Physicists in the US have created a device that can emit single photons of the right shape and colour for use in quantum information. The advance is another step in the development of practical quantum-computing and quantum-cryptography systems.

Quantum computing exploits the peculiar laws of quantum physics to process certain calculations much faster than any of today's computers, whereas quantum cryptography uses those laws to prevent eavesdropping on secure communications. Both rely on the transmission of quantum information, and one of the best media for transmitting quantum information is single photons.

However, photons also come with some practical difficulties. Transferring quantum information over long distances requires telecommunications optical fibres, which work most efficiently at infrared wavelengths. Storing quantum information involves devices called quantum memories, which prefer photons at visible or near-visible wavelengths and with a certain "shape" or intensity profile. As a result, researchers have been trying to develop devices that convert telecommunications-band photons to photons that are compatible with quantum memories.

The past several years has seen a number of research groups come up with methods to manipulate either a single photon's shape or its wavelength. Now, however, Matthew Rakher and others at the National Institute of Standards and Technology (NIST) in Gaithersburg, Maryland, have devised a way to do both at once. "Our work provides a method to take telecommunications-band single photons, which are ideal for transmission, and change their wavelength and shape so that they can be stored in visible-wavelength quantum memories," says Rakher.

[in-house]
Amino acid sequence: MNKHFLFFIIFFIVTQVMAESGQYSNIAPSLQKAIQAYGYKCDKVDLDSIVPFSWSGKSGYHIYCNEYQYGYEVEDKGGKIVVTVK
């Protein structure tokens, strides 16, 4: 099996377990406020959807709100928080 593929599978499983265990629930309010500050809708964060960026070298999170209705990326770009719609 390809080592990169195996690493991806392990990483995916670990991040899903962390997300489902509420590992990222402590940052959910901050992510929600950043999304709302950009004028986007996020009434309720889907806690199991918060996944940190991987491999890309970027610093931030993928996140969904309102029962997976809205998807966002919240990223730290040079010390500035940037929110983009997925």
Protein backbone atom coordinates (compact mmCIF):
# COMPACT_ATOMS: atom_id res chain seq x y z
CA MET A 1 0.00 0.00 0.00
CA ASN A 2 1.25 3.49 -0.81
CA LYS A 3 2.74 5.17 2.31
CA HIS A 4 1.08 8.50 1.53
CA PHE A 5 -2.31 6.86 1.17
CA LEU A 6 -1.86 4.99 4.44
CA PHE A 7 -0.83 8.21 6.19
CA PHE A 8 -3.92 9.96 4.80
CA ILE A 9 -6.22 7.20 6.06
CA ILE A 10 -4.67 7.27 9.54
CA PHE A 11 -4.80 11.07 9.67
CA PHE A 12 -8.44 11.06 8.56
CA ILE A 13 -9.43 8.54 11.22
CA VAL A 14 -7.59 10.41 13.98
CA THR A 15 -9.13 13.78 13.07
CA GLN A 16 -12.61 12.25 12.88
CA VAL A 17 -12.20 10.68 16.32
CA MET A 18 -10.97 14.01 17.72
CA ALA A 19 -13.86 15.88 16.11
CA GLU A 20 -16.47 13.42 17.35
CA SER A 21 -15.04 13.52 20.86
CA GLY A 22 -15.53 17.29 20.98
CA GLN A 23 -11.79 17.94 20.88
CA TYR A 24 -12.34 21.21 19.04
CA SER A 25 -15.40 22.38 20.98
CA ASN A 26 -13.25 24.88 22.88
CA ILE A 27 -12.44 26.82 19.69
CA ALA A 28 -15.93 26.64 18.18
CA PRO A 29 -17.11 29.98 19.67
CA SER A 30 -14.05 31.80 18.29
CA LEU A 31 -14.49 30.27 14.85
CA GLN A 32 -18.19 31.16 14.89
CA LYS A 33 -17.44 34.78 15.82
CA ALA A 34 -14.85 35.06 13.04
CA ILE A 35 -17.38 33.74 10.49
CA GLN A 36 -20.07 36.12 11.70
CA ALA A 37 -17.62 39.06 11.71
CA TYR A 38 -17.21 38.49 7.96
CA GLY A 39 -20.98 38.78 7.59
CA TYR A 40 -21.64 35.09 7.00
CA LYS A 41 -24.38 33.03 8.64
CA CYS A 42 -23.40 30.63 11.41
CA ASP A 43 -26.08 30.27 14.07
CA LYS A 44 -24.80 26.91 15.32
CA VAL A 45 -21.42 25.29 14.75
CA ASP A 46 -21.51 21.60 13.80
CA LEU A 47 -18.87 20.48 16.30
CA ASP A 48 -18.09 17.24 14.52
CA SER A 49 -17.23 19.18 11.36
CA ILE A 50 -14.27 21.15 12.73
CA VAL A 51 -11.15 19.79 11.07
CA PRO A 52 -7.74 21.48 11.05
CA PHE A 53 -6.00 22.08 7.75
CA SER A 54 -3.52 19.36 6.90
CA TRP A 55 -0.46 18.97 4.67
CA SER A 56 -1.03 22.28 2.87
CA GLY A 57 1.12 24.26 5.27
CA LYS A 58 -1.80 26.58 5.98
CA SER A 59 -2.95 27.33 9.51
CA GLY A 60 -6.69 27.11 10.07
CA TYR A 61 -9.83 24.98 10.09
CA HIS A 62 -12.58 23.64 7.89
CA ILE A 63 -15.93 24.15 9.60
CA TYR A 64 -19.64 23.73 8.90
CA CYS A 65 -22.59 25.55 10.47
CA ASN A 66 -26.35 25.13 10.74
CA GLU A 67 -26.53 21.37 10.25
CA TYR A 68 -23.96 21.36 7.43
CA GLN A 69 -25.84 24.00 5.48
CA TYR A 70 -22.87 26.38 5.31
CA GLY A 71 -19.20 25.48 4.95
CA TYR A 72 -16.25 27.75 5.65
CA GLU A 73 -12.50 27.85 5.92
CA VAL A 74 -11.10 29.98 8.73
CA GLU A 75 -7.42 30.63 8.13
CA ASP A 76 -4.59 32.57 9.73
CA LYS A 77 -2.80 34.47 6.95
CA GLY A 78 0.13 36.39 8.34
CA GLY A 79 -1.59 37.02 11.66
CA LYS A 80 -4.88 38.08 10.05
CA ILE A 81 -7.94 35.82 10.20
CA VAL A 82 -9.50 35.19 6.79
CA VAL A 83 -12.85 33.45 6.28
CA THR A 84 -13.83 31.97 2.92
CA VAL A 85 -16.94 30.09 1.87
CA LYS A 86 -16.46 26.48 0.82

Stronger and faster

To release single photons, Rakher and colleagues use a quantum dot, which is a semiconductor version of a single atom. A quantum dot has discrete energy levels and can reliably emit a single photon every time it is excited, usually with infrared wavelengths of about 1300 nm. The NIST researchers collect these photons in a fibre optic and direct them to a crystal, where they are combined with a stronger and faster laser pulse that has a wavelength of about 1550 nm. This prompts a process known as sum-frequency conversion, which translates the photon's wavelength to a visible 710 nm. What is more, the single photons adopt the laser pulse's tighter shape.

Wolfgang Lange at the University of Sussex in the UK praises the results of the NIST researchers, but notes that more work needs to be done. "In particular, the efficiency of the source should be enhanced," he says. "But [their demonstration] is a very important step forward on the way to the perfect single-photon source, bridging the gap between quantum dots and devices for transferring, processing and storing quantum information."

Rakher thinks that the next step for his group is to change the wavelength and shape of the single photons to specifically match the requirements of quantum memory. "This will be a crucial step in developing quantum-dot single-photon sources for use in quantum-information applications," he says.

The research is due to be published in Physical Review Letters.